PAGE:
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Rural communities are often ignored by the media. What really motivates these voters?
Unlike the vast majority of journalists who cover U.S. politics, columnist Salena Zito lives far away from the centers of power and wealth. Twice a year she leaves her home in western Pennsylvania and drives thousands of miles across the country on back roads, visiting towns and rural communities, many of which supported Donald Trump for President, that are so often ignored by the national media. In this episode, we learn more about the perspective of these voters.
Salena, a columnist for the Washington Examiner and the New York Post, is the author of The Great Revolt: Inside the Populist Coalition Reshaping American Politics. She previously wrote for The Atlantic and Pittsburgh Tribune Review. While on the road, Zito goes to high school football games, attends church services and eats at local diners.
“One of the things that makes my reporting different is that I try to treat each story that I write as though I am from the locality,” she tells us.
Hear Salena’s insights on some of the perspectives of those voters who live in what she calls “the middle of somewhere.”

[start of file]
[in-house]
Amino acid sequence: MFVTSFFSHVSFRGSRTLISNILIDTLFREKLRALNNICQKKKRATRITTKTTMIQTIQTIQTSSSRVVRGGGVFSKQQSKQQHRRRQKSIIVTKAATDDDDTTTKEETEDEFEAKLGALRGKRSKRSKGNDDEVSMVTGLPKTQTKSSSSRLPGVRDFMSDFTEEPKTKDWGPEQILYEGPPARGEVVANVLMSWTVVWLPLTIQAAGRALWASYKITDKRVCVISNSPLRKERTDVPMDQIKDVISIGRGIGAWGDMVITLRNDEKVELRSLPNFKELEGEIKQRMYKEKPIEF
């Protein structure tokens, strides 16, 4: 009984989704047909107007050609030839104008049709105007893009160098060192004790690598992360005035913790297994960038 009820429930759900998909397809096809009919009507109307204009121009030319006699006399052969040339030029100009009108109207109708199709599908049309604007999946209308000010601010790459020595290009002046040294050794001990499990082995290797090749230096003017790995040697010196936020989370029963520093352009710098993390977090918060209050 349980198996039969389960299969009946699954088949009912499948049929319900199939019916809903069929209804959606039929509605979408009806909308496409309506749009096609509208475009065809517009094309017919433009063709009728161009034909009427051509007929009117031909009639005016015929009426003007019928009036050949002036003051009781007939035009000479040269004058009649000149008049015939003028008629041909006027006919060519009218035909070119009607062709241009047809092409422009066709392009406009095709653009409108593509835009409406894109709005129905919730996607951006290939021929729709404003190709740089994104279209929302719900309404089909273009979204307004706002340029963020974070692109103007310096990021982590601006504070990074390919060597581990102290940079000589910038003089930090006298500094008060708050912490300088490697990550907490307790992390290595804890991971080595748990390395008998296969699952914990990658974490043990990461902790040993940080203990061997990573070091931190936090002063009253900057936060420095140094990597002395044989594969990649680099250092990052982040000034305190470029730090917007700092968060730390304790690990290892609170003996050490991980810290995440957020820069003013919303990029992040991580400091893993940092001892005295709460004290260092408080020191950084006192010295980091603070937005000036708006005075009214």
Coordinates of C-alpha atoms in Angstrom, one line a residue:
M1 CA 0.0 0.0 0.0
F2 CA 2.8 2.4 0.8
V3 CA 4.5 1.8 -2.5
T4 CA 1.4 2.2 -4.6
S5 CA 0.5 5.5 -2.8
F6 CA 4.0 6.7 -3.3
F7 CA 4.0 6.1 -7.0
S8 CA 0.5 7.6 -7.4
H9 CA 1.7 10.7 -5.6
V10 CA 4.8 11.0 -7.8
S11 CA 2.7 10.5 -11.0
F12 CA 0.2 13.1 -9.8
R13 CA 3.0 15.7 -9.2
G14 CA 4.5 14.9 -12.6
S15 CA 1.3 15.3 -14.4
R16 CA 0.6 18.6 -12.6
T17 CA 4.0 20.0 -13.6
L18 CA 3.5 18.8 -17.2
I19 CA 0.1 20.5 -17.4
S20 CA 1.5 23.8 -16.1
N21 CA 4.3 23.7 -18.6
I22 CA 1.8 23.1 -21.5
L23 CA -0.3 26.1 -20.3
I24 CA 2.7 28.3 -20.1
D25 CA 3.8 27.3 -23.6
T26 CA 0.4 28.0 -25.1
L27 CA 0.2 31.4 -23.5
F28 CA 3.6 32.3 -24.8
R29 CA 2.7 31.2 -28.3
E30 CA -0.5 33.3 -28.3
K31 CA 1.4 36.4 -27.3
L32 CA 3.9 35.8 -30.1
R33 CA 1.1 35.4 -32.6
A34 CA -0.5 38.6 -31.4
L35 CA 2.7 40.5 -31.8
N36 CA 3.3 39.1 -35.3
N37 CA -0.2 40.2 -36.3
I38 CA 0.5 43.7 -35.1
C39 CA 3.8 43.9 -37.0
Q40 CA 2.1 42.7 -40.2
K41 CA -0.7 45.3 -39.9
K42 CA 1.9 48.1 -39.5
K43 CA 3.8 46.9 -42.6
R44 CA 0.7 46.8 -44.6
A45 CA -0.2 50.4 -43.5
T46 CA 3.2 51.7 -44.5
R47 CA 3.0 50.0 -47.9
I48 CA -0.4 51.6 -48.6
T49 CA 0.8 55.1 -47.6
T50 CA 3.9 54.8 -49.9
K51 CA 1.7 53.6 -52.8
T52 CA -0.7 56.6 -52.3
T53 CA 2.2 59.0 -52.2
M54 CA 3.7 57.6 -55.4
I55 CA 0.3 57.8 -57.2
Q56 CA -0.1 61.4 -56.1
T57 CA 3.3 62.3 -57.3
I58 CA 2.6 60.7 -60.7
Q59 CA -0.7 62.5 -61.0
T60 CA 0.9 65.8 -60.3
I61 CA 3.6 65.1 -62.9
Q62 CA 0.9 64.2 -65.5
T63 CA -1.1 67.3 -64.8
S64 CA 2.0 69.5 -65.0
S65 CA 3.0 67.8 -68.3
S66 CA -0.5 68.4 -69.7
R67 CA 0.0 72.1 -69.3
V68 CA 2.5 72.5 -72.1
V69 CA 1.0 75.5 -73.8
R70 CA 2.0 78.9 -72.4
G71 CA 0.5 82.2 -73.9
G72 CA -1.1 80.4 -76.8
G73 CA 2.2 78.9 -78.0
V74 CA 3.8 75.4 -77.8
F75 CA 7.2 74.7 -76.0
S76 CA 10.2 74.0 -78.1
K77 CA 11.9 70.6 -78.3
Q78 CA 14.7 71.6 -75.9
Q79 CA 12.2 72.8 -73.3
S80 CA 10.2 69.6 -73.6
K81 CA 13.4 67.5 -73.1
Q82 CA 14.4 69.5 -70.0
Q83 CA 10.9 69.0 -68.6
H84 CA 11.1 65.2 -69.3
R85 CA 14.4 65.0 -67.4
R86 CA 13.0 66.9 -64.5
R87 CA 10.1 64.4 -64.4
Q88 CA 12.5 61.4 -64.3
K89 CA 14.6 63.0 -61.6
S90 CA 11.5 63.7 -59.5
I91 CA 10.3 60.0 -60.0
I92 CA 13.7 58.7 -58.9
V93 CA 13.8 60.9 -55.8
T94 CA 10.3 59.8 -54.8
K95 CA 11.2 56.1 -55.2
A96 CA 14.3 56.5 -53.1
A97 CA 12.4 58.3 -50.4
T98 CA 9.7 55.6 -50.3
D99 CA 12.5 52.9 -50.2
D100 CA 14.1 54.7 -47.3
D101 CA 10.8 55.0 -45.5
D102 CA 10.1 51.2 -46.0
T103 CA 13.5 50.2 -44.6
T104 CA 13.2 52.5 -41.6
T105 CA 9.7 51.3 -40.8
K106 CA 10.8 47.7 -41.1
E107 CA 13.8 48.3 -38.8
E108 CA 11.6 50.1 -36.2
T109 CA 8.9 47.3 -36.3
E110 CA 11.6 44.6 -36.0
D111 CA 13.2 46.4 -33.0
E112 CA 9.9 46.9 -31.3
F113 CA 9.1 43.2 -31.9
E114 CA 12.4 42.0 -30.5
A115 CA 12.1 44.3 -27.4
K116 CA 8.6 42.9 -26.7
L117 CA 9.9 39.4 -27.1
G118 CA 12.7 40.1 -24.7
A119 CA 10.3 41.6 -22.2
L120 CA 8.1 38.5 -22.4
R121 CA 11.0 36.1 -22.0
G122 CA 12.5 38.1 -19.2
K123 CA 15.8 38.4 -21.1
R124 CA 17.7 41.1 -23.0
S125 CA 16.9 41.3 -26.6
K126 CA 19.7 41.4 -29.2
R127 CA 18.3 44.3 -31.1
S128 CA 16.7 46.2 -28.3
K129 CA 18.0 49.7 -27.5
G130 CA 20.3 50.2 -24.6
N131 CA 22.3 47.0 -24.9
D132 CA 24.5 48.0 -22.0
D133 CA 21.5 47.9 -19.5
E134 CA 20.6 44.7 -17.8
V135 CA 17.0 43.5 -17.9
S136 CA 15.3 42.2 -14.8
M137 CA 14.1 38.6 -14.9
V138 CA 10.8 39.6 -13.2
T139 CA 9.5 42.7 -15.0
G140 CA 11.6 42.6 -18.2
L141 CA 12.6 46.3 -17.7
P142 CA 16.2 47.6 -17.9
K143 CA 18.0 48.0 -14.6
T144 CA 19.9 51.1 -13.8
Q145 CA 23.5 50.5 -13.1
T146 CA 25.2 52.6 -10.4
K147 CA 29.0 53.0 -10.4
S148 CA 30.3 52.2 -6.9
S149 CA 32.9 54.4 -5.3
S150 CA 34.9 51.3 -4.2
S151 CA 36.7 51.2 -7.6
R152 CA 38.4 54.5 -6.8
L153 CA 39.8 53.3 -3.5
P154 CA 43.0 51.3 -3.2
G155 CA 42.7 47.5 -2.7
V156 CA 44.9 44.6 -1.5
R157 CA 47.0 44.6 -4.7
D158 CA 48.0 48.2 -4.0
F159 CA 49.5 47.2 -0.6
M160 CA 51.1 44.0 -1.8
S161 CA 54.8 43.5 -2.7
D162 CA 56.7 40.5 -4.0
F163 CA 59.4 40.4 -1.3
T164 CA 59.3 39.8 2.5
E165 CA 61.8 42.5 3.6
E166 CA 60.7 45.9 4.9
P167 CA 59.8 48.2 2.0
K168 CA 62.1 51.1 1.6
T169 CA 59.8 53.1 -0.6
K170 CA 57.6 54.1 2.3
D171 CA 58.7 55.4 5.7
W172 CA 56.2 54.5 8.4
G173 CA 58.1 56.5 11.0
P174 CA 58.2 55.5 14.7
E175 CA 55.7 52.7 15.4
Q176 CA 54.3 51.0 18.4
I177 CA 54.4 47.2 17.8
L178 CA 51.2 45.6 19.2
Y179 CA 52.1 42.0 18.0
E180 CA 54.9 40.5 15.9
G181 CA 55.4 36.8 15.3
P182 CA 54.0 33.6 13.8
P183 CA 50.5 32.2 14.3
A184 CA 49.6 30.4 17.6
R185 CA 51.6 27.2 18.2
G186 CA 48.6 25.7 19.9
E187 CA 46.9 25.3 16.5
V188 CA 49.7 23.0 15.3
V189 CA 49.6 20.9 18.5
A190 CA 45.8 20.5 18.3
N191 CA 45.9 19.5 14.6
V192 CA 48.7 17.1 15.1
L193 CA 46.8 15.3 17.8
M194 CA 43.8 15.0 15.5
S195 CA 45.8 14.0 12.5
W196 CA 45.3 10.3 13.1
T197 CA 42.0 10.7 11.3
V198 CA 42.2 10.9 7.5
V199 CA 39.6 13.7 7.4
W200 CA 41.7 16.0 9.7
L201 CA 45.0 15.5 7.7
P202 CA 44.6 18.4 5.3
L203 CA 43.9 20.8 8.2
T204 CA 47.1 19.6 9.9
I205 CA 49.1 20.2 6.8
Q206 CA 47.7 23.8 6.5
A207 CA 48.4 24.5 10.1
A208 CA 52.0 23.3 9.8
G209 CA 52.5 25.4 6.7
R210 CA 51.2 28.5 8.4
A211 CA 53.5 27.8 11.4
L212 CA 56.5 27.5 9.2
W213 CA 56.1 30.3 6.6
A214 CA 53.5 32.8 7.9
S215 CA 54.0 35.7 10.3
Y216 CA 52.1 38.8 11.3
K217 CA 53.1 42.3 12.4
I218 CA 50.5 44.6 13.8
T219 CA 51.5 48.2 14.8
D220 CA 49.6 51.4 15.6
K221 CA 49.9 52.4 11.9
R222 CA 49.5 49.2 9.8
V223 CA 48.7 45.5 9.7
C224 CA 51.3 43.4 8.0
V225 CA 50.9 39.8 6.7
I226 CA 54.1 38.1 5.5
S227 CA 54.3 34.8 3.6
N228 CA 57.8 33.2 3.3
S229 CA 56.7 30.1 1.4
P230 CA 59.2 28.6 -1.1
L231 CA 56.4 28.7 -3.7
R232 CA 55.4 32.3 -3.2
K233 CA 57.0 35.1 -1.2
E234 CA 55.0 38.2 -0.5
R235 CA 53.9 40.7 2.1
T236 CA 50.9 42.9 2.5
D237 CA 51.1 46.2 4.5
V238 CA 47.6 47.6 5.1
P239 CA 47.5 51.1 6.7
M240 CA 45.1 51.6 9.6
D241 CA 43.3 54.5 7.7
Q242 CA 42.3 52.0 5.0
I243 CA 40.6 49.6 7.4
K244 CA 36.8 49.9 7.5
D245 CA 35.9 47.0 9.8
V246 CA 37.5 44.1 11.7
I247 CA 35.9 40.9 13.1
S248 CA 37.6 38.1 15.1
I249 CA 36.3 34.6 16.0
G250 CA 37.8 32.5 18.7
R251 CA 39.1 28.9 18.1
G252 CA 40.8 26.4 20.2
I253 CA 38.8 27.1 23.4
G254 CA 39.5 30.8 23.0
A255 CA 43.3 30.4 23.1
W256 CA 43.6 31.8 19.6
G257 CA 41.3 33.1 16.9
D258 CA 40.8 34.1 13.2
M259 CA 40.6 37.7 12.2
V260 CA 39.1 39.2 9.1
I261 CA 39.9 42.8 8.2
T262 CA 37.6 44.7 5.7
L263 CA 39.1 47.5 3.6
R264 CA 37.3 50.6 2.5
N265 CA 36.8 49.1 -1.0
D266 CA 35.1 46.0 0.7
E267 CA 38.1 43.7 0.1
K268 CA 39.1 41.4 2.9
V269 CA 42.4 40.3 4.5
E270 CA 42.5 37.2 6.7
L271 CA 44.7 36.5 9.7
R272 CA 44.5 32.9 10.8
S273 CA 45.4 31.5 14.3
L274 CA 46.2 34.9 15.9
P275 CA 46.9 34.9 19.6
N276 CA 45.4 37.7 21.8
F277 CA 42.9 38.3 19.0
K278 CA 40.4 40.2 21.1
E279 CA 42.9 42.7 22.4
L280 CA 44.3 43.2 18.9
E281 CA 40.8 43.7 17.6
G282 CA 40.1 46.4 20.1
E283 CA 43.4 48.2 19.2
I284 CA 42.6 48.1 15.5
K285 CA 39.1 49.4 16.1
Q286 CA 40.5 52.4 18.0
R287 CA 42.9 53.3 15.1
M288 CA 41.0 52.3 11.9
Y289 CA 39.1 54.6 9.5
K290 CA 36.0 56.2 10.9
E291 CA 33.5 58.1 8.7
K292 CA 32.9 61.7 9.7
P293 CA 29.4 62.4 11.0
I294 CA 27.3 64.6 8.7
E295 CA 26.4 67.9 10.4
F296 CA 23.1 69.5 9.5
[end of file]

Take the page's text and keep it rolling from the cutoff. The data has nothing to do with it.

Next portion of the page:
Read the Episode Transcript
Salena Zito is a political journalist for the Washington Examiner and the New York Post. She is the co-author of The Great Revolt: Inside the Populist Coalition Reshaping American Politics. With her co-author, Brad Todd, Salena traveled over 27,000 miles of country roads to interview more than 300 Trump voters in ten swing counties.
She previously wrote for The Atlantic and spent the last 11 years at the Pittsburgh Tribune Review as both a reporter and a columnist covering national politics. Before that, she worked for the Pittsburgh Steelers and held staff positions for both Democratic and Republican elected officials in Pennsylvania.
She has interviewed every president and vice president in the 21st century. In the 2016 election cycle, she interviewed 22 presidential candidates, both Democrats, and Republicans.